Being a short kid is associated with increased risk of having a stroke in adulthood, according to Danish research.
A prospective study examined data on more than 300,000 Danish schoolchildren – born between 1930-1989 who were examined at ages 7, 10 and 13. Researchers noted that boys and girls who were 2 to 3 inches shorter than average for their age were at increased risk of clot-related (ischaemic) stroke in adult men and women and of bleeding stroke in men.
While adult height is genetically determined, it is also influenced by factors such as maternal diet during pregnancy, childhood diet, infection and psychological stress. Several of these factors are modifiable and all are thought to affect the risk of stroke.
Researchers noted that a decline in stroke incidence and mortality rates in most high-income countries, primarily in women, occurred simultaneously with a general increase in attained adult height. Taken together, this suggests the involvement of shared underlying mechanisms for height and stroke development.
Researchers say these results have implications for understanding disease origin rather than for clinical risk prediction and future studies should focus on the mechanisms underlying the relationship between childhood height and later stroke.
“Our study suggests that short height in children is a possible marker of stroke risk and suggests these children should pay extra attention to changing or treating modifiable risk factors for stroke throughout life to reduce the chances of having this disease,” said senior study author Dr Jennifer L Baker, associate professor in the Centre for Clinical Research and Prevention at Bispebjerg and Frederiksberg Hospital and Novo Nordisk Foundation Centre for Basic Metabolic Research, faculty of health and medical sciences, at the University of Copenhagen, in Denmark.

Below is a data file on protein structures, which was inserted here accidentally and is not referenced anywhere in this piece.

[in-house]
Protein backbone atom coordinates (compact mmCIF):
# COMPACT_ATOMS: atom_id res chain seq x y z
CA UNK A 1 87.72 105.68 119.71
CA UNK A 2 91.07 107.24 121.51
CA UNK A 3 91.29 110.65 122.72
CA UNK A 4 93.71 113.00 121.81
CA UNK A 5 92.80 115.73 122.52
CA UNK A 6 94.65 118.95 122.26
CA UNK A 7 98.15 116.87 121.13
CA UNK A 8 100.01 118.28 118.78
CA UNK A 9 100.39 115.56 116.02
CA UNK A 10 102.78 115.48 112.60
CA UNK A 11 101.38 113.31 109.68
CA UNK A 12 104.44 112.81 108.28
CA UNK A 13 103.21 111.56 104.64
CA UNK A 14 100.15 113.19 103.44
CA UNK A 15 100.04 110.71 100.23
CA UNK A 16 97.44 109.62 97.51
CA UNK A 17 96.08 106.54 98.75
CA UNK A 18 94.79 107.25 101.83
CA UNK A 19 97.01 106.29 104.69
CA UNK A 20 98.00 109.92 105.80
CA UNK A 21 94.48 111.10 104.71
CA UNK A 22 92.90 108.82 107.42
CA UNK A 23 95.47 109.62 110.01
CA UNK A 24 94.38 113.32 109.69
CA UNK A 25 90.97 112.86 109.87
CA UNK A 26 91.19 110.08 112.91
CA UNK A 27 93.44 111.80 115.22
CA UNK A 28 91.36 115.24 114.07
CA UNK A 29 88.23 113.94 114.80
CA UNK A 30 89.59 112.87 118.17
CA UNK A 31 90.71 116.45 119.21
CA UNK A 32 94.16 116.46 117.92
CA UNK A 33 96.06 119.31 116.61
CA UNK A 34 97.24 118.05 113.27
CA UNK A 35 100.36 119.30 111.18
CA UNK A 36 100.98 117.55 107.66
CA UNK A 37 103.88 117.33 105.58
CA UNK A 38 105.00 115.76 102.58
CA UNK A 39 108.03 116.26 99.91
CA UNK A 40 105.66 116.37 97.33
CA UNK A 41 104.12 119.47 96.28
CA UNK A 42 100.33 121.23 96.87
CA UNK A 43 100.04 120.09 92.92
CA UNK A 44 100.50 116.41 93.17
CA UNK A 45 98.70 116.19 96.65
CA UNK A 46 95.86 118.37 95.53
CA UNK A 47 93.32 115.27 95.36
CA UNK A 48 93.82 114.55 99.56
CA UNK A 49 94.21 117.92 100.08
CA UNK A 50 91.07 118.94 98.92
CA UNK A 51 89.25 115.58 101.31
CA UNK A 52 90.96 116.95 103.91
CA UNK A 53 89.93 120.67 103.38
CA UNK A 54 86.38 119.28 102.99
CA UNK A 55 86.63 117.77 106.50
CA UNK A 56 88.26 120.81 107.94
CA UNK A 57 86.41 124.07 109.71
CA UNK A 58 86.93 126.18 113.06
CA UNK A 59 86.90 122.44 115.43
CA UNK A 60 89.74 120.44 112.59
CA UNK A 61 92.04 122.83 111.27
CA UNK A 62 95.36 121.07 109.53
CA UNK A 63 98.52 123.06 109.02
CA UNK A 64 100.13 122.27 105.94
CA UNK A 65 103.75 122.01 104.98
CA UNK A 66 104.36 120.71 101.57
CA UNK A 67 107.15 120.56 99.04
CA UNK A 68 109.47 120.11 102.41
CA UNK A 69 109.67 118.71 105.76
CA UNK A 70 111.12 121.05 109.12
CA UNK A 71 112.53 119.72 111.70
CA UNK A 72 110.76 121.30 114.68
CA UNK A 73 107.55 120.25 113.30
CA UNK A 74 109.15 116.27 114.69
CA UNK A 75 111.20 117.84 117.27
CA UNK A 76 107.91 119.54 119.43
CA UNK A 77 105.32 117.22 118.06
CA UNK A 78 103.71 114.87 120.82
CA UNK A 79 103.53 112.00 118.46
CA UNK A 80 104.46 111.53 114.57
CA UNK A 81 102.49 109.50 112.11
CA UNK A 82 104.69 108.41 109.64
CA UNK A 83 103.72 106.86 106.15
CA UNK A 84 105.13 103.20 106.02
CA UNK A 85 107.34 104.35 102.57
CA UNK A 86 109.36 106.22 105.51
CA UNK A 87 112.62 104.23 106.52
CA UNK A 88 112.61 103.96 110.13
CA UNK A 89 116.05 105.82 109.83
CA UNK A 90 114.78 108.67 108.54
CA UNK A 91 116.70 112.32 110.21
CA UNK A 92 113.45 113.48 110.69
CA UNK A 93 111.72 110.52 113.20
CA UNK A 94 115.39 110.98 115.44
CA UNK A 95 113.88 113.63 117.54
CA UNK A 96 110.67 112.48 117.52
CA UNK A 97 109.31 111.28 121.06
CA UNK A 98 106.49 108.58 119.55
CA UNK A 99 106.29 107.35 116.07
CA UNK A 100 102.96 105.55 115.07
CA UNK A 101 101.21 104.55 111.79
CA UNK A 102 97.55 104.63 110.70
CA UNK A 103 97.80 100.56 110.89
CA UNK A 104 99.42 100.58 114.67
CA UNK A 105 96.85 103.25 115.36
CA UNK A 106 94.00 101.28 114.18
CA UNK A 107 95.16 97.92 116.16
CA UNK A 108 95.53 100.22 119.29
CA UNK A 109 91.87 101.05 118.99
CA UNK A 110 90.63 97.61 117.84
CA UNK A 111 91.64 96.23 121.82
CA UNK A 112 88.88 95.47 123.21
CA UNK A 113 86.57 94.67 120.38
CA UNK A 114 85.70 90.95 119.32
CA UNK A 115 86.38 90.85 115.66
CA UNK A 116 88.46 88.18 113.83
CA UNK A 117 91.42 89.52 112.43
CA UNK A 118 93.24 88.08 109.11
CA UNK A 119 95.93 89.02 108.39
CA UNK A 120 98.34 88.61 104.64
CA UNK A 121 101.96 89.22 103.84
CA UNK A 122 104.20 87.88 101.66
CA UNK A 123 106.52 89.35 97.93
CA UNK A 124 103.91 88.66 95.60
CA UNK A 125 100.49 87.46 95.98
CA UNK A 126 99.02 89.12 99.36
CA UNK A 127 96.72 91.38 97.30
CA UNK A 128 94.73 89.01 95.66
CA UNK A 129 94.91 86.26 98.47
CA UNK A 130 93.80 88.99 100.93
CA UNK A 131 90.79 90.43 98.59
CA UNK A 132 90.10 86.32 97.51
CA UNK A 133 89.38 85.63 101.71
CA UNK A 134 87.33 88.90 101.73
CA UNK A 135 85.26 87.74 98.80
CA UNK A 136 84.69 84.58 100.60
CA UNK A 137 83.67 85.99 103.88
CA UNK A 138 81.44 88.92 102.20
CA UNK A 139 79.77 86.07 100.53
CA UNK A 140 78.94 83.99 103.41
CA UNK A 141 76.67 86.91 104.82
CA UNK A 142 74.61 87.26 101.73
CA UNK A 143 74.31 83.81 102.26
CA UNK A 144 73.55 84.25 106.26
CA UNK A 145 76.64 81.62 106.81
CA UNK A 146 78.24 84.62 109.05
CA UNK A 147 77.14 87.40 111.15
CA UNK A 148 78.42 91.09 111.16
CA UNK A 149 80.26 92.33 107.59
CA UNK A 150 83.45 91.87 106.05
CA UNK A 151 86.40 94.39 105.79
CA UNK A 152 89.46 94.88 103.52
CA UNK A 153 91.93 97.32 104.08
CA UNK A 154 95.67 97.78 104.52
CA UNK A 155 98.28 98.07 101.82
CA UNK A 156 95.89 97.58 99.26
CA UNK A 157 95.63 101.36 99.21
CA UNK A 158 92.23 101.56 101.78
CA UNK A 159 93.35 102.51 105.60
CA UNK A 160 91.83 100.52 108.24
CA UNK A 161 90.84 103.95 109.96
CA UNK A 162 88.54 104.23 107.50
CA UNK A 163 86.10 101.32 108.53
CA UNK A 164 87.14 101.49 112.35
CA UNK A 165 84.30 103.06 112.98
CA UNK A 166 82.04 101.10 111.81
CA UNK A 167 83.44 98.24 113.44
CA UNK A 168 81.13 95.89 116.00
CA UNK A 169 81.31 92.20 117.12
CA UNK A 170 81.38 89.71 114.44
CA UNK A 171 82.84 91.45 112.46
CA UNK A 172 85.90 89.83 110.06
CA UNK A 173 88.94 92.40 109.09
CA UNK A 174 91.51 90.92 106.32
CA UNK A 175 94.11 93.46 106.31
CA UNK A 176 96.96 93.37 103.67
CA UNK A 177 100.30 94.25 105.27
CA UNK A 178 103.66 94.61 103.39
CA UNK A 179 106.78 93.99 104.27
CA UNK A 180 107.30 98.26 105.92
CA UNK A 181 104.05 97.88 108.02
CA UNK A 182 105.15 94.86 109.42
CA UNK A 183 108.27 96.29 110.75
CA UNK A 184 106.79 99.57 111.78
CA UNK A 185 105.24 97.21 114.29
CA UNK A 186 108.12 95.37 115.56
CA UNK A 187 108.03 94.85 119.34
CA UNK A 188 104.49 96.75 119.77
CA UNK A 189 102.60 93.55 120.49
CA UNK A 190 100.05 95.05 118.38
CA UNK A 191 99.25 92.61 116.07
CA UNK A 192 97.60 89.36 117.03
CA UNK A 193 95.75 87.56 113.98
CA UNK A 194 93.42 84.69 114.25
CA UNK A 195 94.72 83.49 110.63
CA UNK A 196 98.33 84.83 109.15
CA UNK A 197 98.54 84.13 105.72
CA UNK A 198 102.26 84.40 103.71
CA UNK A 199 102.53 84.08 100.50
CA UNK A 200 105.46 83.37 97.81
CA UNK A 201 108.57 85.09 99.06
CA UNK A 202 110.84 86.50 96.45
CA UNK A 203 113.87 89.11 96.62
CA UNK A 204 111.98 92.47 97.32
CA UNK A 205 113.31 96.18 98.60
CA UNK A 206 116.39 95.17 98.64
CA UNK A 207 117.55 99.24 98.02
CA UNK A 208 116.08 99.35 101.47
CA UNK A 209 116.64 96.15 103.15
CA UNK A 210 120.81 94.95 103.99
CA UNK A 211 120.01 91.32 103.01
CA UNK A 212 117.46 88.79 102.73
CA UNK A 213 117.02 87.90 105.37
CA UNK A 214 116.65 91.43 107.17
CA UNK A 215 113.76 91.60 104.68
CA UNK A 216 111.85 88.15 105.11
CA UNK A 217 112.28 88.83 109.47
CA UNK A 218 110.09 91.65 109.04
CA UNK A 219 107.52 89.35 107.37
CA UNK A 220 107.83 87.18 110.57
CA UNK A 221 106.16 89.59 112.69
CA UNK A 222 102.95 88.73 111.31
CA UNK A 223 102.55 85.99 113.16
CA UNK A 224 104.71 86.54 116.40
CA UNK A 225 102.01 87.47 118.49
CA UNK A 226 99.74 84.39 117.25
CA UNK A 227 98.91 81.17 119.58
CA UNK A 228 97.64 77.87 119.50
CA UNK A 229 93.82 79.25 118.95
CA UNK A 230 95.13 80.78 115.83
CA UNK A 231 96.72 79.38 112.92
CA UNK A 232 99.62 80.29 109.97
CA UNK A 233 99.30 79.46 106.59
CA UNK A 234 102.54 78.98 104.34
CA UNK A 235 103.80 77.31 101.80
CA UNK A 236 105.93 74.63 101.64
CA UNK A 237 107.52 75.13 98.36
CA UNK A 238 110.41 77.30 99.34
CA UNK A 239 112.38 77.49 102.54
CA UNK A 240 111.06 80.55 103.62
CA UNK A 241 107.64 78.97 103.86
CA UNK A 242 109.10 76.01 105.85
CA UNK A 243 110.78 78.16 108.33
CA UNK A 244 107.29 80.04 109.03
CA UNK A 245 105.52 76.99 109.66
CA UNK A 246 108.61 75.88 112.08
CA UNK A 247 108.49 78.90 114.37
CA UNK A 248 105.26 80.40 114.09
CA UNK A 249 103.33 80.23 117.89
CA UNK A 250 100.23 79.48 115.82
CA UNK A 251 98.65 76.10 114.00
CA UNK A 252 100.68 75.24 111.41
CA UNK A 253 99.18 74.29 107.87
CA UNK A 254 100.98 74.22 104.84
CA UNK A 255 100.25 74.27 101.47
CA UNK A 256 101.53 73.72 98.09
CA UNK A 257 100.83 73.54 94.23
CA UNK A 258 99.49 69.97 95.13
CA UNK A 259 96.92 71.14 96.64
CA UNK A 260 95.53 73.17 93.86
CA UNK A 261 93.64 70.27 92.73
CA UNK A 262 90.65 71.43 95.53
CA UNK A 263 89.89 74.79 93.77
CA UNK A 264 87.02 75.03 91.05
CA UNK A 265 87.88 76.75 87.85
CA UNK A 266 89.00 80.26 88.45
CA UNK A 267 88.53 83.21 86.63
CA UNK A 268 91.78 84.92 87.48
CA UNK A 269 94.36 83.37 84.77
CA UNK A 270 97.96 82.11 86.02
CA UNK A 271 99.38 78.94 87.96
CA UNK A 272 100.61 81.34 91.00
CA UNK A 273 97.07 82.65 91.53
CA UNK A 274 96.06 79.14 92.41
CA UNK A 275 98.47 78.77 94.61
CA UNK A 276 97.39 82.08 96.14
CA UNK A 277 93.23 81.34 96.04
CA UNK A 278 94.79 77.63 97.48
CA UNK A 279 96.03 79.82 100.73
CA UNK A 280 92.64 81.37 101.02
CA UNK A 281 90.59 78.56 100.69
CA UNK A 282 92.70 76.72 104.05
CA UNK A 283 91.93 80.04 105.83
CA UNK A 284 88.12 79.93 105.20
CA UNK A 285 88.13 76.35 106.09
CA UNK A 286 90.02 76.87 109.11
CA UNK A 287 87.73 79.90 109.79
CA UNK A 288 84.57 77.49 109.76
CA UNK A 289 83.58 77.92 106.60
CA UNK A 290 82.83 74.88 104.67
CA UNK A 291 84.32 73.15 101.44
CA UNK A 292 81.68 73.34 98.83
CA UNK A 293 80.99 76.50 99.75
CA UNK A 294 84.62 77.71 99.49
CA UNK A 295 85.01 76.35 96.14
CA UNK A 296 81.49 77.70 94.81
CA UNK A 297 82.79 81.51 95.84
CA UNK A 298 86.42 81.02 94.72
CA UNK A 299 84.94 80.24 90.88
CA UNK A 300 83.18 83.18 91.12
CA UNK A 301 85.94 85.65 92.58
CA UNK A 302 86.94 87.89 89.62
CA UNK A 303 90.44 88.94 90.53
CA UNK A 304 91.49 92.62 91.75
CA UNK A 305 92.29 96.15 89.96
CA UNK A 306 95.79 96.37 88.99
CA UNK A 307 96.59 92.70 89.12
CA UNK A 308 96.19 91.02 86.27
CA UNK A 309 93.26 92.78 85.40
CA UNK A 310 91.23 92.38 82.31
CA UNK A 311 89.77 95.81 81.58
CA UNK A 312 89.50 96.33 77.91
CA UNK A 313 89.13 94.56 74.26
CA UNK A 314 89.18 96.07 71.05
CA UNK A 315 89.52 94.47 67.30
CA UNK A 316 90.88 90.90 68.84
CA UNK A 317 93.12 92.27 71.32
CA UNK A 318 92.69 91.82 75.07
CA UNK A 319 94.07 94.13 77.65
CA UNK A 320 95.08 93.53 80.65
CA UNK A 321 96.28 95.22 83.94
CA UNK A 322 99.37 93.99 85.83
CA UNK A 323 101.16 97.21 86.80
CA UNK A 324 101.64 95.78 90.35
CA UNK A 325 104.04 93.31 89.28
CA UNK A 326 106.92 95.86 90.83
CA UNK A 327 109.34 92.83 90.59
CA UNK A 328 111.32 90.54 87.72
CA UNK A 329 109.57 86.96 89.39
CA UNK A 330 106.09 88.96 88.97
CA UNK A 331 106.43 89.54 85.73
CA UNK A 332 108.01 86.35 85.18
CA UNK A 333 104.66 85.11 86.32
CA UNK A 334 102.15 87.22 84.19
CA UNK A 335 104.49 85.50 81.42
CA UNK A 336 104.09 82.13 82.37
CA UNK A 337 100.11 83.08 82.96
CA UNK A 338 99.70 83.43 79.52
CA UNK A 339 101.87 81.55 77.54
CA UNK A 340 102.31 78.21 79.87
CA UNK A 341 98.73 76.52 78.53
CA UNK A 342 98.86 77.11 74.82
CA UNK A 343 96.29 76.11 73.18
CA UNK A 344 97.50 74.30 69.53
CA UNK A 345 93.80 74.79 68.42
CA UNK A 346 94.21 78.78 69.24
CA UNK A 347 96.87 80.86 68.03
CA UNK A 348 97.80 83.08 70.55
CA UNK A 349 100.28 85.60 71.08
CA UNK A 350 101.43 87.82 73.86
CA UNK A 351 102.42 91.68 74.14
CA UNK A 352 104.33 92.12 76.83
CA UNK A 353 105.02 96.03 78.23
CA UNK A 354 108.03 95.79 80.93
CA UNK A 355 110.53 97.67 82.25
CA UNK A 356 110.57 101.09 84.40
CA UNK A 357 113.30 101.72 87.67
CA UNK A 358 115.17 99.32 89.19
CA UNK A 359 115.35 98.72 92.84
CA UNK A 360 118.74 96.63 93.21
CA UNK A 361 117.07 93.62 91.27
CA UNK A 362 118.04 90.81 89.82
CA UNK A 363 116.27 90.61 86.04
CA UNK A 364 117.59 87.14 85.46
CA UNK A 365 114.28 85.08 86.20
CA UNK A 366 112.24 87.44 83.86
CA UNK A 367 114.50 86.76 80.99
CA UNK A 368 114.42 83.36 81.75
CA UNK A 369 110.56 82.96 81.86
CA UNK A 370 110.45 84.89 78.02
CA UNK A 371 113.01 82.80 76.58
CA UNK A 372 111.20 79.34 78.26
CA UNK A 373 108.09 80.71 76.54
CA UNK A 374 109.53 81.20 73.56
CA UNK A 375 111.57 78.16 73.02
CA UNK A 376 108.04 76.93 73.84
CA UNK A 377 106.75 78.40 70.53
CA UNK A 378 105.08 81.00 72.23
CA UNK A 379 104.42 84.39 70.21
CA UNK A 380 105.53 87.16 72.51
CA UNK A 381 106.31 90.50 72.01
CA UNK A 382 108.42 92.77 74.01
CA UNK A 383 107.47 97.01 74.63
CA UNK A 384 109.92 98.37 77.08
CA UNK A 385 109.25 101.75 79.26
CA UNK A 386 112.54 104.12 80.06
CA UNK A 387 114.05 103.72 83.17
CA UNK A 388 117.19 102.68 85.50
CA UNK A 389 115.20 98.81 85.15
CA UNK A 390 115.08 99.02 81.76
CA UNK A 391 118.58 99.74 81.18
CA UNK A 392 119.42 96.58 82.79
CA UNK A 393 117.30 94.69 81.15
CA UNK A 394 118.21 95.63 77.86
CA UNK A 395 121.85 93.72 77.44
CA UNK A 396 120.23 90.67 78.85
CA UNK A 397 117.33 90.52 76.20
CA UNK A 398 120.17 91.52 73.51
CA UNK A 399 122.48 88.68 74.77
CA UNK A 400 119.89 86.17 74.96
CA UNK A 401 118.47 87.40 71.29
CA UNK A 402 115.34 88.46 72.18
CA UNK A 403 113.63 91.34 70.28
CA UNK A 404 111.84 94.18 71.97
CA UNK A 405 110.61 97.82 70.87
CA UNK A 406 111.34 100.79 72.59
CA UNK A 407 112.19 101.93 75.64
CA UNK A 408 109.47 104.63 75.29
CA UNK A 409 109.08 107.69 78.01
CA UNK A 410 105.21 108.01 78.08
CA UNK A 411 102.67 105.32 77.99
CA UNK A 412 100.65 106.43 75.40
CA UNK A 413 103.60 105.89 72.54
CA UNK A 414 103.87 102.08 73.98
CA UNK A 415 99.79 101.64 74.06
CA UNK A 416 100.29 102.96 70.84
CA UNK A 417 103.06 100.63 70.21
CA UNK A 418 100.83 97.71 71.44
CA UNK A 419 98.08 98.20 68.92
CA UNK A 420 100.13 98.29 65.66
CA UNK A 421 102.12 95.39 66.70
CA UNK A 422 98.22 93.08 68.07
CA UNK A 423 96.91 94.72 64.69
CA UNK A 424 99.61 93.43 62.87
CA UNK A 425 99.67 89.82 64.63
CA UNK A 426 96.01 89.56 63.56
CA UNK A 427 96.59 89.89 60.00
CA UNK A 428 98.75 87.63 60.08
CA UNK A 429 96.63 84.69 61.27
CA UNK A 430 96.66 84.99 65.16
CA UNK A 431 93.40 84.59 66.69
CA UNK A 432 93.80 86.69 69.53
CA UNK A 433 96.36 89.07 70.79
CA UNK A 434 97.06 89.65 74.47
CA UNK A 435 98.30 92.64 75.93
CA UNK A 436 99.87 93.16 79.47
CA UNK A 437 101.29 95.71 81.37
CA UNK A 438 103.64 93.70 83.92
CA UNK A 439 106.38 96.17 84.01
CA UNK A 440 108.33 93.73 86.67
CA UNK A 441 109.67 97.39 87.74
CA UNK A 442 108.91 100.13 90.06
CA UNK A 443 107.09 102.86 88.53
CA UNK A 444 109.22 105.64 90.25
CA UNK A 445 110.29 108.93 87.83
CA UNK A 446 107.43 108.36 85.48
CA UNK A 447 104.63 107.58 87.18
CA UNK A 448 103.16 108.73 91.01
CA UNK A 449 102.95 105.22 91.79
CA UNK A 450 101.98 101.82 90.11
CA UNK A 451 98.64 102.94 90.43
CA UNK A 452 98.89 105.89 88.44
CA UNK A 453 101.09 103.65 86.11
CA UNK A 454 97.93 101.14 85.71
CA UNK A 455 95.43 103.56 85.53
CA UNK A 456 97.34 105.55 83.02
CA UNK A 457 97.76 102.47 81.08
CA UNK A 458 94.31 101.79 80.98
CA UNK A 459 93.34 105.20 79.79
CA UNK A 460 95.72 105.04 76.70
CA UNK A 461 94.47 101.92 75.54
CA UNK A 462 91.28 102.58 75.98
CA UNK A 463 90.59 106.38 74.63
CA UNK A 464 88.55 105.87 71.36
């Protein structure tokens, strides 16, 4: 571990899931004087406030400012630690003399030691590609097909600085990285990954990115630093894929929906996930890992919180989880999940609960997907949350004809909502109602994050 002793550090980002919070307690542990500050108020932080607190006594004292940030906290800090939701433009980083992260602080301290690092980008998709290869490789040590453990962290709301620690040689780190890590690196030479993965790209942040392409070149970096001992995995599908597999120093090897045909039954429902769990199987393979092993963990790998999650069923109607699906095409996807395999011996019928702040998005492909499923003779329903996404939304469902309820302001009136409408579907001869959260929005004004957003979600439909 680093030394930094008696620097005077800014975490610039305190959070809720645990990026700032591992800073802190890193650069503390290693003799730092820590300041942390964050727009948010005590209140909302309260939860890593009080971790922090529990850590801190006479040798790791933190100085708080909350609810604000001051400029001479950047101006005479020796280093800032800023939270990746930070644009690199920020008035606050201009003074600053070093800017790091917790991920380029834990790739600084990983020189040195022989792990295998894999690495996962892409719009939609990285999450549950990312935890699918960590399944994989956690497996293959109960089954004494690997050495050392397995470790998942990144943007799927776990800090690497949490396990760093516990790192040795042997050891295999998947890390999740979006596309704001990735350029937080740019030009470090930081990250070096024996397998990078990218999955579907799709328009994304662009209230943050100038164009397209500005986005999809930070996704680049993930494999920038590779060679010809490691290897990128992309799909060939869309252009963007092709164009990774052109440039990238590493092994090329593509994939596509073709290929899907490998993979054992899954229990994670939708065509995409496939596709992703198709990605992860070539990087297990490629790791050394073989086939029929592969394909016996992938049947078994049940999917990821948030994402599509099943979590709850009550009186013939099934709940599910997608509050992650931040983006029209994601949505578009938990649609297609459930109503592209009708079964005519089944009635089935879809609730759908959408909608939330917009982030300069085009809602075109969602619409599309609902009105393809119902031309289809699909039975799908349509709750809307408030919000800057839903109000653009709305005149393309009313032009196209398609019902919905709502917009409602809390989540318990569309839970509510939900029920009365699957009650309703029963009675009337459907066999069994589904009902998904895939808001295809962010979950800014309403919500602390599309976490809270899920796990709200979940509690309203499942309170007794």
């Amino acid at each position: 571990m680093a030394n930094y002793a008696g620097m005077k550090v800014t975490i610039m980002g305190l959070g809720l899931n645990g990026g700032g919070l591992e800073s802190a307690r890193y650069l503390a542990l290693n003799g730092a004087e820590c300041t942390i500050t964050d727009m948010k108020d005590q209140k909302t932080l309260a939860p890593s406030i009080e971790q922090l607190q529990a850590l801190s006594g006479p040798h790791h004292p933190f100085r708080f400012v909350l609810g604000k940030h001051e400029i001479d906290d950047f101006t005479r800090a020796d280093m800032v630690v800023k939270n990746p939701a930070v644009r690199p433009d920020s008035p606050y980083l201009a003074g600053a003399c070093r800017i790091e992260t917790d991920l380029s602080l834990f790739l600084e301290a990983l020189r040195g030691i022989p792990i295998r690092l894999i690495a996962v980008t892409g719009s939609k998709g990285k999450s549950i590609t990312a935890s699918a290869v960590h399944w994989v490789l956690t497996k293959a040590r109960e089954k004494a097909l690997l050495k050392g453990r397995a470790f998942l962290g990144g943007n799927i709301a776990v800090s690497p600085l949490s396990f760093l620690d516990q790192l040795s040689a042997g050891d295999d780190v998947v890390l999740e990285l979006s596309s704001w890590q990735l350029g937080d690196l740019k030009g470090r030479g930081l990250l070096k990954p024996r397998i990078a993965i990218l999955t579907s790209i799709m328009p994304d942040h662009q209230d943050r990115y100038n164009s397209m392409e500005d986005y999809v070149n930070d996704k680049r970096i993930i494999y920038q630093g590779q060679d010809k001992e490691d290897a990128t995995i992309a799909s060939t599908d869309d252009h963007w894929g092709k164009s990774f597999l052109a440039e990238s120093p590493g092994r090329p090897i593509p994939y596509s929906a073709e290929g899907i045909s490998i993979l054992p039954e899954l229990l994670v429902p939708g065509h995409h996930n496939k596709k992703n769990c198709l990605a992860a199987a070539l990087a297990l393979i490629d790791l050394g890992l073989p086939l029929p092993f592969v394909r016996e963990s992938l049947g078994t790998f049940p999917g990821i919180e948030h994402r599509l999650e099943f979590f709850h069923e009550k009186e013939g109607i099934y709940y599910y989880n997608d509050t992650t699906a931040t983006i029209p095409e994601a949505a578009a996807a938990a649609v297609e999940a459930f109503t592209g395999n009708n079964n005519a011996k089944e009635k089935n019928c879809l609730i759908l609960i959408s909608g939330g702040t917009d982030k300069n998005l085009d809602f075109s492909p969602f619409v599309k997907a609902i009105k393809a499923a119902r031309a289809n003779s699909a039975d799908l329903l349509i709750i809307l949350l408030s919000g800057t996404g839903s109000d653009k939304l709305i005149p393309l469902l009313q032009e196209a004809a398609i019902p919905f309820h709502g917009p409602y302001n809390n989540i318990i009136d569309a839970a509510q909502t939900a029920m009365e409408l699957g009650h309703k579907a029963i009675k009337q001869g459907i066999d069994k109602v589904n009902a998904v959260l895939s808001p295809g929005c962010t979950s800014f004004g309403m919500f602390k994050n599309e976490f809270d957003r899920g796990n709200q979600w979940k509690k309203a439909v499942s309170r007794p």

Background and Purpose: Attained height, an indicator of genetic potential and childhood growth environment, is inversely associated with stroke, but the mechanisms are poorly understood. We investigated whether childhood height and growth are associated with ischemic stroke (IS) and intracerebral hemorrhage (ICH).
Methods: In a cohort of Danish schoolchildren born 1930 to 1989, with measured height from 7 to 13 years, we investigated associations of childhood stature and growth with risks of adult IS and ICH. Cox proportional hazards regressions were performed to estimate hazard ratios (HRs) with CIs separately for women and men.
Results: Among 311 009 individuals, 10 412 were diagnosed with IS and 2546 with ICH. Height at 7 years was inversely and significantly associated with IS in both sexes (per z score, equivalent to ≈5.2 cm in women and 5.1 cm in men; women: HR=0.89 [95% CI: 0.87–0.92]; men: HR=0.90 [95% CI: 0.88–0.92]) and with ICH in men (HR=0.89 [95% CI: 0.84–0.94]) but not in women (HR=0.97 [95% CI: 0.91–1.04]). Associations were similar at older childhood ages and were stable throughout the study period. No statistically significant associations for growth from 7 to 13 years were observed for IS or ICH.
Conclusions: Short stature at 7 to 13 years is significantly associated with increased risks of IS in both sexes and with ICH in men. Growth during this period of childhood is not significantly associated with either of these stroke subtypes, suggesting that underlying mechanisms linking height with risks of stroke may exert their influence already by early childhood.
Line Klingen Gjærde, Thomas Clement Truelsen, Jennifer Lyn Baker